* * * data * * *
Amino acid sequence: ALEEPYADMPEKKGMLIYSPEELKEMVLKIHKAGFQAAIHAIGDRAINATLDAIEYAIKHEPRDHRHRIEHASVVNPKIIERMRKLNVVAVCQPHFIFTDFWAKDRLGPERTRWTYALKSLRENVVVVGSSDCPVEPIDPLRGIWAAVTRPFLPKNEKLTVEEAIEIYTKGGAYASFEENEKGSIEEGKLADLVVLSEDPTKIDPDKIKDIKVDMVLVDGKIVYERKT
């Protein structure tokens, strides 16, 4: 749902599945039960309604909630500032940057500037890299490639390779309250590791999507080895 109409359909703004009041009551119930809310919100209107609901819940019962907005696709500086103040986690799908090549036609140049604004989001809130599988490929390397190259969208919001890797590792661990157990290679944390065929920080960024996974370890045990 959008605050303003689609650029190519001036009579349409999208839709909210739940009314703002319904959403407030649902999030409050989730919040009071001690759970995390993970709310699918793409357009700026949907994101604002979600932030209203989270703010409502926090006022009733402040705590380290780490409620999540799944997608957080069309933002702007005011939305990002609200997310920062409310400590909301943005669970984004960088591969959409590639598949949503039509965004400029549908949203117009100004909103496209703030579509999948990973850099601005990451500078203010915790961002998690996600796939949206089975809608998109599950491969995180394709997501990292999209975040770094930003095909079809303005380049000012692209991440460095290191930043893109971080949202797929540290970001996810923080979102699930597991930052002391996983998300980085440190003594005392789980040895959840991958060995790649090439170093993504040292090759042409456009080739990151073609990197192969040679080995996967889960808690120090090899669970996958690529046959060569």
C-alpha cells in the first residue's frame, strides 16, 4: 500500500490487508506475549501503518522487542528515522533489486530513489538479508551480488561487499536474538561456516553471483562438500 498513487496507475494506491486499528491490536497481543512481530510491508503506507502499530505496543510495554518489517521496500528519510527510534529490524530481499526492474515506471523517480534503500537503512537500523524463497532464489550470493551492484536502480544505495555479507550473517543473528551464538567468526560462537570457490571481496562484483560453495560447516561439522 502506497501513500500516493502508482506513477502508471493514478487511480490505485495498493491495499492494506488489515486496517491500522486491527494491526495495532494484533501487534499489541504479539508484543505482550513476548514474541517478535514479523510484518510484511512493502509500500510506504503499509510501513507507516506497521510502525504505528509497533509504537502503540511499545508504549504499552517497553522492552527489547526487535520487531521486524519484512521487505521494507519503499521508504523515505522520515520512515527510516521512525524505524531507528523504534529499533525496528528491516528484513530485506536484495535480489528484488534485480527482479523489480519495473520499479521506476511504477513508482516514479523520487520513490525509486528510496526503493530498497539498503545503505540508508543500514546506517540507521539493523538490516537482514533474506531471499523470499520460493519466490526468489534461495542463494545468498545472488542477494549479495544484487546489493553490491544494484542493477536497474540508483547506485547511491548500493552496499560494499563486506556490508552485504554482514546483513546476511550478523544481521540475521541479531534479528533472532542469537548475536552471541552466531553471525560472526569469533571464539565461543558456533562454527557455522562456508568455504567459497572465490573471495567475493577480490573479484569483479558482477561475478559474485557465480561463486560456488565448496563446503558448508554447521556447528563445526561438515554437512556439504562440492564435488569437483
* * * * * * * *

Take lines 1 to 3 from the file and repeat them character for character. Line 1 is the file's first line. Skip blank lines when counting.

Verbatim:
Amino acid sequence: ALEEPYADMPEKKGMLIYSPEELKEMVLKIHKAGFQAAIHAIGDRAINATLDAIEYAIKHEPRDHRHRIEHASVVNPKIIERMRKLNVVAVCQPHFIFTDFWAKDRLGPERTRWTYALKSLRENVVVVGSSDCPVEPIDPLRGIWAAVTRPFLPKNEKLTVEEAIEIYTKGGAYASFEENEKGSIEEGKLADLVVLSEDPTKIDPDKIKDIKVDMVLVDGKIVYERKT
């Protein structure tokens, strides 16, 4: 749902599945039960309604909630500032940057500037890299490639390779309250590791999507080895 109409359909703004009041009551119930809310919100209107609901819940019962907005696709500086103040986690799908090549036609140049604004989001809130599988490929390397190259969208919001890797590792661990157990290679944390065929920080960024996974370890045990 959008605050303003689609650029190519001036009579349409999208839709909210739940009314703002319904959403407030649902999030409050989730919040009071001690759970995390993970709310699918793409357009700026949907994101604002979600932030209203989270703010409502926090006022009733402040705590380290780490409620999540799944997608957080069309933002702007005011939305990002609200997310920062409310400590909301943005669970984004960088591969959409590639598949949503039509965004400029549908949203117009100004909103496209703030579509999948990973850099601005990451500078203010915790961002998690996600796939949206089975809608998109599950491969995180394709997501990292999209975040770094930003095909079809303005380049000012692209991440460095290191930043893109971080949202797929540290970001996810923080979102699930597991930052002391996983998300980085440190003594005392789980040895959840991958060995790649090439170093993504040292090759042409456009080739990151073609990197192969040679080995996967889960808690120090090899669970996958690529046959060569």
C-alpha cells in the first residue's frame, strides 16, 4: 500500500490487508506475549501503518522487542528515522533489486530513489538479508551480488561487499536474538561456516553471483562438500 498513487496507475494506491486499528491490536497481543512481530510491508503506507502499530505496543510495554518489517521496500528519510527510534529490524530481499526492474515506471523517480534503500537503512537500523524463497532464489550470493551492484536502480544505495555479507550473517543473528551464538567468526560462537570457490571481496562484483560453495560447516561439522 502506497501513500500516493502508482506513477502508471493514478487511480490505485495498493491495499492494506488489515486496517491500522486491527494491526495495532494484533501487534499489541504479539508484543505482550513476548514474541517478535514479523510484518510484511512493502509500500510506504503499509510501513507507516506497521510502525504505528509497533509504537502503540511499545508504549504499552517497553522492552527489547526487535520487531521486524519484512521487505521494507519503499521508504523515505522520515520512515527510516521512525524505524531507528523504534529499533525496528528491516528484513530485506536484495535480489528484488534485480527482479523489480519495473520499479521506476511504477513508482516514479523520487520513490525509486528510496526503493530498497539498503545503505540508508543500514546506517540507521539493523538490516537482514533474506531471499523470499520460493519466490526468489534461495542463494545468498545472488542477494549479495544484487546489493553490491544494484542493477536497474540508483547506485547511491548500493552496499560494499563486506556490508552485504554482514546483513546476511550478523544481521540475521541479531534479528533472532542469537548475536552471541552466531553471525560472526569469533571464539565461543558456533562454527557455522562456508568455504567459497572465490573471495567475493577480490573479484569483479558482477561475478559474485557465480561463486560456488565448496563446503558448508554447521556447528563445526561438515554437512556439504562440492564435488569437483